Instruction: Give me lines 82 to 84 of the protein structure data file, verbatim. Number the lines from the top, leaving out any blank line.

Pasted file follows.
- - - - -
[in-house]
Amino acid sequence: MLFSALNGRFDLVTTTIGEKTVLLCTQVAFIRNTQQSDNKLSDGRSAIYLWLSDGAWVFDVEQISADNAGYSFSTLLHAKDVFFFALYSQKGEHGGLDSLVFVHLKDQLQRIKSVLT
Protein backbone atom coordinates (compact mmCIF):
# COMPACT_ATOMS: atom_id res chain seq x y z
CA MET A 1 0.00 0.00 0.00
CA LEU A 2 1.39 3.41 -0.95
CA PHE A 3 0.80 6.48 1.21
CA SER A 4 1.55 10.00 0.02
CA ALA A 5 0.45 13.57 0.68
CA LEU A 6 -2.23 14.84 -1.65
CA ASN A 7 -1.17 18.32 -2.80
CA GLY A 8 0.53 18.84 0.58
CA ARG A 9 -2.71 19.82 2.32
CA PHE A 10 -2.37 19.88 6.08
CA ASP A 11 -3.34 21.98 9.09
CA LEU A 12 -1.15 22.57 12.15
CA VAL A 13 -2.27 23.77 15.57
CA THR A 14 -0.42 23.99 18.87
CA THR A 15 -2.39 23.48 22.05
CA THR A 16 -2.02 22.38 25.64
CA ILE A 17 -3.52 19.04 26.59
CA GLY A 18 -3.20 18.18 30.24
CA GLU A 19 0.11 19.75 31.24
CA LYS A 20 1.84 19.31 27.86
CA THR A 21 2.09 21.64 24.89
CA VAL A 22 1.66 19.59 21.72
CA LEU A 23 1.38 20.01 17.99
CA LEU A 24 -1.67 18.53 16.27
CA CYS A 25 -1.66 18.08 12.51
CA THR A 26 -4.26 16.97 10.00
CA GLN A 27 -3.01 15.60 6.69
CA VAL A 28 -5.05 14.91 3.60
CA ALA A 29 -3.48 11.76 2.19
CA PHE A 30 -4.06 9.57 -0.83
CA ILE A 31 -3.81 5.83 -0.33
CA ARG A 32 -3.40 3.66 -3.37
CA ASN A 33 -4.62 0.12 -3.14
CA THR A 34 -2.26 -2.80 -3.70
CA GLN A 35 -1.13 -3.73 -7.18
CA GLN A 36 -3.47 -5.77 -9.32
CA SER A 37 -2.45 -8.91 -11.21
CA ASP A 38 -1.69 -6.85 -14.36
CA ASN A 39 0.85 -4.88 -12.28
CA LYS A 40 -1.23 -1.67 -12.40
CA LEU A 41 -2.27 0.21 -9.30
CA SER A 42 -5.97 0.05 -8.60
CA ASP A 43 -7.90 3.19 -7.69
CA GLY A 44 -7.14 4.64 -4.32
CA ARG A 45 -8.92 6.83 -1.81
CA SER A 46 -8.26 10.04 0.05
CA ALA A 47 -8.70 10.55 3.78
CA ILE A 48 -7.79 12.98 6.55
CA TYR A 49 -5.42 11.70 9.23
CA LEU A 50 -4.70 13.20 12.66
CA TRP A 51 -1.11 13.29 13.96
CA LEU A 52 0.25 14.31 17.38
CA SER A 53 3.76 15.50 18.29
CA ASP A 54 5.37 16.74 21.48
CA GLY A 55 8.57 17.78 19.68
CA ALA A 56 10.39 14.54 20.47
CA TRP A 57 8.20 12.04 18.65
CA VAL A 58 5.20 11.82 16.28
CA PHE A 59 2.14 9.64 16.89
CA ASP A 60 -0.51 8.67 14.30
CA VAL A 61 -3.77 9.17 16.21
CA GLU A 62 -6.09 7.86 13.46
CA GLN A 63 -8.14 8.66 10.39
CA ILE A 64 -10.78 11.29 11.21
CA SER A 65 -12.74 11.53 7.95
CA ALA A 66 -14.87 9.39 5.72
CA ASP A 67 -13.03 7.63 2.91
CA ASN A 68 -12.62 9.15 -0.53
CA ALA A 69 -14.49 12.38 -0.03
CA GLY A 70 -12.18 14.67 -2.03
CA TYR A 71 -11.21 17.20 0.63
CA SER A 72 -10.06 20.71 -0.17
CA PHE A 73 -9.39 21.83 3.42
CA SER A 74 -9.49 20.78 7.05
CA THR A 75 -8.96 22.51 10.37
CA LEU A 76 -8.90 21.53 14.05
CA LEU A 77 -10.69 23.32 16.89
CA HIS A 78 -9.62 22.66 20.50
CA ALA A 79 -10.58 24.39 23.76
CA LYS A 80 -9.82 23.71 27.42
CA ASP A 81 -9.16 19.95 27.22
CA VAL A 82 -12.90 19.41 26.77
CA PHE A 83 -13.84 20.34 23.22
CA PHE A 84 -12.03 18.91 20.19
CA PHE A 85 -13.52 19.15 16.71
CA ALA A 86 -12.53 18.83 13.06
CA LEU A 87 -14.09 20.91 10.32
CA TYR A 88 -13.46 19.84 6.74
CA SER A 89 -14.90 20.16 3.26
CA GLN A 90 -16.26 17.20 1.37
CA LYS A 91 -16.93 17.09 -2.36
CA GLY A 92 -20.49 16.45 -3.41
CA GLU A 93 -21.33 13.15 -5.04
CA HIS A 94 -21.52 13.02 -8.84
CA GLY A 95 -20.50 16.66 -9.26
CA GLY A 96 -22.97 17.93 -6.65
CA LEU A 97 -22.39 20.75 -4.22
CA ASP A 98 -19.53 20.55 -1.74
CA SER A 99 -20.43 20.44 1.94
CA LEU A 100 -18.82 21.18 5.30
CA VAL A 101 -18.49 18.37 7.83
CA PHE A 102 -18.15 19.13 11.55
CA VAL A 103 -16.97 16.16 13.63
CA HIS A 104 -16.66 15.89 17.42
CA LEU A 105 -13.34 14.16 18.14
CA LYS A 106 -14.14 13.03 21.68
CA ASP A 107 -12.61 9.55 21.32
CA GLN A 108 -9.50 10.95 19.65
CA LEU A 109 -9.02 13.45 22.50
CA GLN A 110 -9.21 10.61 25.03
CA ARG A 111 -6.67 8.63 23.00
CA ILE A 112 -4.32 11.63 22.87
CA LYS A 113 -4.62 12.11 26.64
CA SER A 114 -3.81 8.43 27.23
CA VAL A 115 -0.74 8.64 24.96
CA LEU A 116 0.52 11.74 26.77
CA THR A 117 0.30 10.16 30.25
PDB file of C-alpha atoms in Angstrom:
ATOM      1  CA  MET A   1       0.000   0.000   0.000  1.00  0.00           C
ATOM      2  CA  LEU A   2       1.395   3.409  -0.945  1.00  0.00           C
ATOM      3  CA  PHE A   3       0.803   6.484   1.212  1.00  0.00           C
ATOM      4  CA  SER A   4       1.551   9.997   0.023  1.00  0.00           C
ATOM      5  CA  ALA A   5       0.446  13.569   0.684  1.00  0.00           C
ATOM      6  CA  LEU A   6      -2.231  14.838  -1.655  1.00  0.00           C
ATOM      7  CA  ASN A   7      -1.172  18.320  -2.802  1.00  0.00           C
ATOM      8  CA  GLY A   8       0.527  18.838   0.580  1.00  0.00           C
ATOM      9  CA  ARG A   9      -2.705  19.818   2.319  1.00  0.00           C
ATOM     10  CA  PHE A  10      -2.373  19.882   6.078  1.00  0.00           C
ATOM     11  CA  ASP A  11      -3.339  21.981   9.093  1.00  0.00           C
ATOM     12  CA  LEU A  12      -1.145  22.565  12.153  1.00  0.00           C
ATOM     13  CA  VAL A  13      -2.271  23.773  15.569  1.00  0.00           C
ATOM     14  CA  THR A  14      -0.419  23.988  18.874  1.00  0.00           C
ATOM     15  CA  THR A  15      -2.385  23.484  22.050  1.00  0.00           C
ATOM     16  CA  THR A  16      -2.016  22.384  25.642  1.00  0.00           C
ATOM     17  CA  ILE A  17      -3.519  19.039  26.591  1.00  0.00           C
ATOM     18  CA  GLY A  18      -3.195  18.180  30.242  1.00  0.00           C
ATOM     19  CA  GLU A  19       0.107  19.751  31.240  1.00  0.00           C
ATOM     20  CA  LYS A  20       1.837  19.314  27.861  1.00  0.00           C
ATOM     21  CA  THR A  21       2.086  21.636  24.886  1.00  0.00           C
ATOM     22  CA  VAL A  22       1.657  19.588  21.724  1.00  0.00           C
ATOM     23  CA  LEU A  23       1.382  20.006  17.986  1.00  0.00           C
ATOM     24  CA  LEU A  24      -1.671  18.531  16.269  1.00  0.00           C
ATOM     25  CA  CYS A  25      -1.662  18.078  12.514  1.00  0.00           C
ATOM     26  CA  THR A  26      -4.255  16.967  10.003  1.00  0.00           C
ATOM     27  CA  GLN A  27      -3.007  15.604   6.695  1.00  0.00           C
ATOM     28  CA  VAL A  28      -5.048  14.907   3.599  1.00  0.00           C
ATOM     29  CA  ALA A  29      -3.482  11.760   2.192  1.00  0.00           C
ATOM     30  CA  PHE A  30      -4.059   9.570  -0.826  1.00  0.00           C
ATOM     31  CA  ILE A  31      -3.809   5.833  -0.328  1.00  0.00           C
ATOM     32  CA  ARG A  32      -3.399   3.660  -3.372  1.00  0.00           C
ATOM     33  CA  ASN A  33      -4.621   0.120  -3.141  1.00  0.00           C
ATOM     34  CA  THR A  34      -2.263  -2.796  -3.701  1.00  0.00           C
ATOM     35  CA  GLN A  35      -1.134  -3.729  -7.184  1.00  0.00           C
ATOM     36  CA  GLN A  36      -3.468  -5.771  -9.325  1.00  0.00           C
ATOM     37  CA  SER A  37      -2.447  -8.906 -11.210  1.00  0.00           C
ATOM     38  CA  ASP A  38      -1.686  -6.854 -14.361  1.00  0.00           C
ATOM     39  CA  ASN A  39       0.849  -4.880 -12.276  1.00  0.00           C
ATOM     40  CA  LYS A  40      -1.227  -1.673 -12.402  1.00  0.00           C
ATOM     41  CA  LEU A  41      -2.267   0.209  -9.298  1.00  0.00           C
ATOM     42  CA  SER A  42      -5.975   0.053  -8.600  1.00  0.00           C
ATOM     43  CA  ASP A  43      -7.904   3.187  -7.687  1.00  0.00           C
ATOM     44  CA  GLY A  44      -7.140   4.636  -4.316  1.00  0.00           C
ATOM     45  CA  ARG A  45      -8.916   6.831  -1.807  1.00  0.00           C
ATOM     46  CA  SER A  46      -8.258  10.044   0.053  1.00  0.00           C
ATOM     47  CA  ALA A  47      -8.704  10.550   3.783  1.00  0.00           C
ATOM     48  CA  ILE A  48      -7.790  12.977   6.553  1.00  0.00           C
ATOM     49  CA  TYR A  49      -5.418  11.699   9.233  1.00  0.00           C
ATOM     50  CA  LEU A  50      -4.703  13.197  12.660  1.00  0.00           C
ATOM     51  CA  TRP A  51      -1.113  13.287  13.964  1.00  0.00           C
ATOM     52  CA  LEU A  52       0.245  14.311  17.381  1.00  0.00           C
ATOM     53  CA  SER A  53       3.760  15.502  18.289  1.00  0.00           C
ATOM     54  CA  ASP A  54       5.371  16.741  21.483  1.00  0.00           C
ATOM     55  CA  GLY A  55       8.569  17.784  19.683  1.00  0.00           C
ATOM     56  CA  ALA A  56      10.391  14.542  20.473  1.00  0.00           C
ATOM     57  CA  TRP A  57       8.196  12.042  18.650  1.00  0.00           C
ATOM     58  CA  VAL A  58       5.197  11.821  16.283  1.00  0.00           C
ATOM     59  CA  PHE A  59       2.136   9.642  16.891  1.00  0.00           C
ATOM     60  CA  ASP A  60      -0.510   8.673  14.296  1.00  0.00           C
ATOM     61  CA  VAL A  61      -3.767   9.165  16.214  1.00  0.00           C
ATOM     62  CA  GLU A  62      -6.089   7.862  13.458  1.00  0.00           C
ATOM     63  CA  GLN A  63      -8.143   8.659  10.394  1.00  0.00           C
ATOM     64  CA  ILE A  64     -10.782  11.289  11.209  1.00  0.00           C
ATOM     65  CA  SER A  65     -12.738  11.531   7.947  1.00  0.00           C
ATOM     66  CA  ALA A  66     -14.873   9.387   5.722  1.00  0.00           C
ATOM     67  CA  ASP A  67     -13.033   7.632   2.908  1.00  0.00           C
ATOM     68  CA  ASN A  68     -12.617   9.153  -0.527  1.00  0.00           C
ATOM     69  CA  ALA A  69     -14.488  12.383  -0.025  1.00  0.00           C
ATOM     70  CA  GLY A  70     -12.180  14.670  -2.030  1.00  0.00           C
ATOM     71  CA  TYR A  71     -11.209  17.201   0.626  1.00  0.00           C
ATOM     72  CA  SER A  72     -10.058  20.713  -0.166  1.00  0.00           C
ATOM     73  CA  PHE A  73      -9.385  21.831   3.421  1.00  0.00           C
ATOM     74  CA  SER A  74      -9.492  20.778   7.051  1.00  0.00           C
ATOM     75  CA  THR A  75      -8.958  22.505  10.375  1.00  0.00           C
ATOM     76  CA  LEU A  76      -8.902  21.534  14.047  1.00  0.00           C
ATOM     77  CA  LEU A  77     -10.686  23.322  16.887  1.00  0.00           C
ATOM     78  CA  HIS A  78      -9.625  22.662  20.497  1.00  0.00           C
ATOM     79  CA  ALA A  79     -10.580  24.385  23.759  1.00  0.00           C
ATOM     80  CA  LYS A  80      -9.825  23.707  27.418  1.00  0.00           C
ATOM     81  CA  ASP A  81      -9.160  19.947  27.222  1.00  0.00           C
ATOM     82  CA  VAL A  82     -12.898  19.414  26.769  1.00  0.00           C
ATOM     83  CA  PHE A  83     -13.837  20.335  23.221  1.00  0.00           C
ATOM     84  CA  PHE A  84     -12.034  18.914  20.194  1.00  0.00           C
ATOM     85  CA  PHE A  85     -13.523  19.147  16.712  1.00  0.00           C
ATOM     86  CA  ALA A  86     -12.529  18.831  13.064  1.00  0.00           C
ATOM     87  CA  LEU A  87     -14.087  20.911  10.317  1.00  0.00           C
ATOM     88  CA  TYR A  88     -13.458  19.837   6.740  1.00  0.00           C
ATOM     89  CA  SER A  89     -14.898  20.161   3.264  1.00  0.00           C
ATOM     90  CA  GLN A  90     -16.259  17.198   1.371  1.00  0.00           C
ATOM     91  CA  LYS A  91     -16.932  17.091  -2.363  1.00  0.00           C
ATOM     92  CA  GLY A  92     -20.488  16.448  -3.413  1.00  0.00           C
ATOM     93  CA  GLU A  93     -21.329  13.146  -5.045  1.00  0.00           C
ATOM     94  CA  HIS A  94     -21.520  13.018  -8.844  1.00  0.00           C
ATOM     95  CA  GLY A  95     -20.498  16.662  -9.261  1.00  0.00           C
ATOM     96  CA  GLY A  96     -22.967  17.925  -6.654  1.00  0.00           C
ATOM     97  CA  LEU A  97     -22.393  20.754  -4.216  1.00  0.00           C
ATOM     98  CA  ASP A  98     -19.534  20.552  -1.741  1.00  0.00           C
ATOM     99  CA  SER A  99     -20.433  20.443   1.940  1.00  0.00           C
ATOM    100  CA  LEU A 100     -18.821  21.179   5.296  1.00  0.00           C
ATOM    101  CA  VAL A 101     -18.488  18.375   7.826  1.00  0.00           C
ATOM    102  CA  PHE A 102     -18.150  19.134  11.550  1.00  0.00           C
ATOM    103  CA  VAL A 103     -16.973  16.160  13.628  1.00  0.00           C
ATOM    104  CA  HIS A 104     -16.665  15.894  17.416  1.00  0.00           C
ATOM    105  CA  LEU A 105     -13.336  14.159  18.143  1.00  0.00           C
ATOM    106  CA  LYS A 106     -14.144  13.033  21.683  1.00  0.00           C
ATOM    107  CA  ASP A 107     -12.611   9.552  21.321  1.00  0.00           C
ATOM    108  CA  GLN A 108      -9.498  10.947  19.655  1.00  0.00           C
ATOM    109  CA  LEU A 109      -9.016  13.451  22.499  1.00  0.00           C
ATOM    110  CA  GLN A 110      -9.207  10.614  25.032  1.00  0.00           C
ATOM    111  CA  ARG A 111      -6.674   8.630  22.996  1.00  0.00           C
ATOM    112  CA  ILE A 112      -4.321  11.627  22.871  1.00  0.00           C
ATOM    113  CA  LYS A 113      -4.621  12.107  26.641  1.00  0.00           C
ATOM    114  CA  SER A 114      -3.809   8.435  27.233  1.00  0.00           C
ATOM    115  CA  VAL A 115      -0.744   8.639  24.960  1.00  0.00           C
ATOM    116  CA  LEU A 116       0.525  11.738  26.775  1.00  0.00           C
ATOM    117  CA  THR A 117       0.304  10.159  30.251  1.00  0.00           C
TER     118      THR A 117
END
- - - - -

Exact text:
CA HIS A 78 -9.62 22.66 20.50
CA ALA A 79 -10.58 24.39 23.76
CA LYS A 80 -9.82 23.71 27.42